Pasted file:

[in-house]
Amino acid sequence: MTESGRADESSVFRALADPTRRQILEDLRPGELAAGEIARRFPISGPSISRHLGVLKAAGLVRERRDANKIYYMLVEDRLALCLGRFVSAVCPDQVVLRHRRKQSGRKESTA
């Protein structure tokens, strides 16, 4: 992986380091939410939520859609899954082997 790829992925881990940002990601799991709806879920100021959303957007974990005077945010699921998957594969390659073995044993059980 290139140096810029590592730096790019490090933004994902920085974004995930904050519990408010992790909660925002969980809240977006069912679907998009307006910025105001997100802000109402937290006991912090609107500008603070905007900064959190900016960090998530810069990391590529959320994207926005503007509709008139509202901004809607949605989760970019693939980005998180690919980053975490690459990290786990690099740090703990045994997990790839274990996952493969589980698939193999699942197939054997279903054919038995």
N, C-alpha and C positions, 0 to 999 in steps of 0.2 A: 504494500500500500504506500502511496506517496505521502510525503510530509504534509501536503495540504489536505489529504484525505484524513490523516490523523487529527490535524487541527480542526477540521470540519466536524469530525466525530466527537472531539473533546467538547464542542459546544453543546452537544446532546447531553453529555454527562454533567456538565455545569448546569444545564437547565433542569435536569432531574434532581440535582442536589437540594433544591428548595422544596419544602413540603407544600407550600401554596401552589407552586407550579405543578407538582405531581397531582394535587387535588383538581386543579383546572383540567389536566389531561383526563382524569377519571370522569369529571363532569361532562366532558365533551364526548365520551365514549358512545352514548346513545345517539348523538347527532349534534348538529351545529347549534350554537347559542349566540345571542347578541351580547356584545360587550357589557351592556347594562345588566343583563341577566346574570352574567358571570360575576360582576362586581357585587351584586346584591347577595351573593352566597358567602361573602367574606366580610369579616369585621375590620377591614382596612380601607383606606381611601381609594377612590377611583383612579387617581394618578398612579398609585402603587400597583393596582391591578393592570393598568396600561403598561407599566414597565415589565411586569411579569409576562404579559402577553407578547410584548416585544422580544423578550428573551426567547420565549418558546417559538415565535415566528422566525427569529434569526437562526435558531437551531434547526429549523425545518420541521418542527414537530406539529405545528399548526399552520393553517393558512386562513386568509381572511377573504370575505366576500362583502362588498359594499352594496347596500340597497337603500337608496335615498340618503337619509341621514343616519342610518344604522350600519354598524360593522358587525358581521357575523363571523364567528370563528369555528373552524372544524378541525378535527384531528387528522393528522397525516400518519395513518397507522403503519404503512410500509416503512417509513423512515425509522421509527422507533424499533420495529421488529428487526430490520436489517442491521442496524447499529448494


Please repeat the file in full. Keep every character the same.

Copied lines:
[in-house]
Amino acid sequence: MTESGRADESSVFRALADPTRRQILEDLRPGELAAGEIARRFPISGPSISRHLGVLKAAGLVRERRDANKIYYMLVEDRLALCLGRFVSAVCPDQVVLRHRRKQSGRKESTA
């Protein structure tokens, strides 16, 4: 992986380091939410939520859609899954082997 790829992925881990940002990601799991709806879920100021959303957007974990005077945010699921998957594969390659073995044993059980 290139140096810029590592730096790019490090933004994902920085974004995930904050519990408010992790909660925002969980809240977006069912679907998009307006910025105001997100802000109402937290006991912090609107500008603070905007900064959190900016960090998530810069990391590529959320994207926005503007509709008139509202901004809607949605989760970019693939980005998180690919980053975490690459990290786990690099740090703990045994997990790839274990996952493969589980698939193999699942197939054997279903054919038995």
N, C-alpha and C positions, 0 to 999 in steps of 0.2 A: 504494500500500500504506500502511496506517496505521502510525503510530509504534509501536503495540504489536505489529504484525505484524513490523516490523523487529527490535524487541527480542526477540521470540519466536524469530525466525530466527537472531539473533546467538547464542542459546544453543546452537544446532546447531553453529555454527562454533567456538565455545569448546569444545564437547565433542569435536569432531574434532581440535582442536589437540594433544591428548595422544596419544602413540603407544600407550600401554596401552589407552586407550579405543578407538582405531581397531582394535587387535588383538581386543579383546572383540567389536566389531561383526563382524569377519571370522569369529571363532569361532562366532558365533551364526548365520551365514549358512545352514548346513545345517539348523538347527532349534534348538529351545529347549534350554537347559542349566540345571542347578541351580547356584545360587550357589557351592556347594562345588566343583563341577566346574570352574567358571570360575576360582576362586581357585587351584586346584591347577595351573593352566597358567602361573602367574606366580610369579616369585621375590620377591614382596612380601607383606606381611601381609594377612590377611583383612579387617581394618578398612579398609585402603587400597583393596582391591578393592570393598568396600561403598561407599566414597565415589565411586569411579569409576562404579559402577553407578547410584548416585544422580544423578550428573551426567547420565549418558546417559538415565535415566528422566525427569529434569526437562526435558531437551531434547526429549523425545518420541521418542527414537530406539529405545528399548526399552520393553517393558512386562513386568509381572511377573504370575505366576500362583502362588498359594499352594496347596500340597497337603500337608496335615498340618503337619509341621514343616519342610518344604522350600519354598524360593522358587525358581521357575523363571523364567528370563528369555528373552524372544524378541525378535527384531528387528522393528522397525516400518519395513518397507522403503519404503512410500509416503512417509513423512515425509522421509527422507533424499533420495529421488529428487526430490520436489517442491521442496524447499529448494